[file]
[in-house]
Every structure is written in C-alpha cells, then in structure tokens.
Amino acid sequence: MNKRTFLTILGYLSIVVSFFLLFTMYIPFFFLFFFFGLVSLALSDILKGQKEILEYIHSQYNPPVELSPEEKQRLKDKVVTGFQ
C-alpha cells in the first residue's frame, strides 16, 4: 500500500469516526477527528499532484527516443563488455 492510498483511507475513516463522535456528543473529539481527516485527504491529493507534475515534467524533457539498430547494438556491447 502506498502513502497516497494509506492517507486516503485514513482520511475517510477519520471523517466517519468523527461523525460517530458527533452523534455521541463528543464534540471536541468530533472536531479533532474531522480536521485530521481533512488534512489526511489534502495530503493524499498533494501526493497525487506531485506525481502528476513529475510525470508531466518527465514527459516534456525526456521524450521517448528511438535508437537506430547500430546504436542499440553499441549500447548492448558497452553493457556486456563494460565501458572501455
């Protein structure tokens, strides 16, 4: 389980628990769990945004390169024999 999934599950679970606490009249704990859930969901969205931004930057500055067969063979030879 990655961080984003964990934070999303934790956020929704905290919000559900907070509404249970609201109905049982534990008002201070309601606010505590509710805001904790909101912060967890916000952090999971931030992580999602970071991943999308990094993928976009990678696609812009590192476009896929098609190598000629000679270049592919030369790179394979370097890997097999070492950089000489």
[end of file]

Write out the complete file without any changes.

[in-house]
Every structure is written in C-alpha cells, then in structure tokens.
Amino acid sequence: MNKRTFLTILGYLSIVVSFFLLFTMYIPFFFLFFFFGLVSLALSDILKGQKEILEYIHSQYNPPVELSPEEKQRLKDKVVTGFQ
C-alpha cells in the first residue's frame, strides 16, 4: 500500500469516526477527528499532484527516443563488455 492510498483511507475513516463522535456528543473529539481527516485527504491529493507534475515534467524533457539498430547494438556491447 502506498502513502497516497494509506492517507486516503485514513482520511475517510477519520471523517466517519468523527461523525460517530458527533452523534455521541463528543464534540471536541468530533472536531479533532474531522480536521485530521481533512488534512489526511489534502495530503493524499498533494501526493497525487506531485506525481502528476513529475510525470508531466518527465514527459516534456525526456521524450521517448528511438535508437537506430547500430546504436542499440553499441549500447548492448558497452553493457556486456563494460565501458572501455
């Protein structure tokens, strides 16, 4: 389980628990769990945004390169024999 999934599950679970606490009249704990859930969901969205931004930057500055067969063979030879 990655961080984003964990934070999303934790956020929704905290919000559900907070509404249970609201109905049982534990008002201070309601606010505590509710805001904790909101912060967890916000952090999971931030992580999602970071991943999308990094993928976009990678696609812009590192476009896929098609190598000629000679270049592919030369790179394979370097890997097999070492950089000489």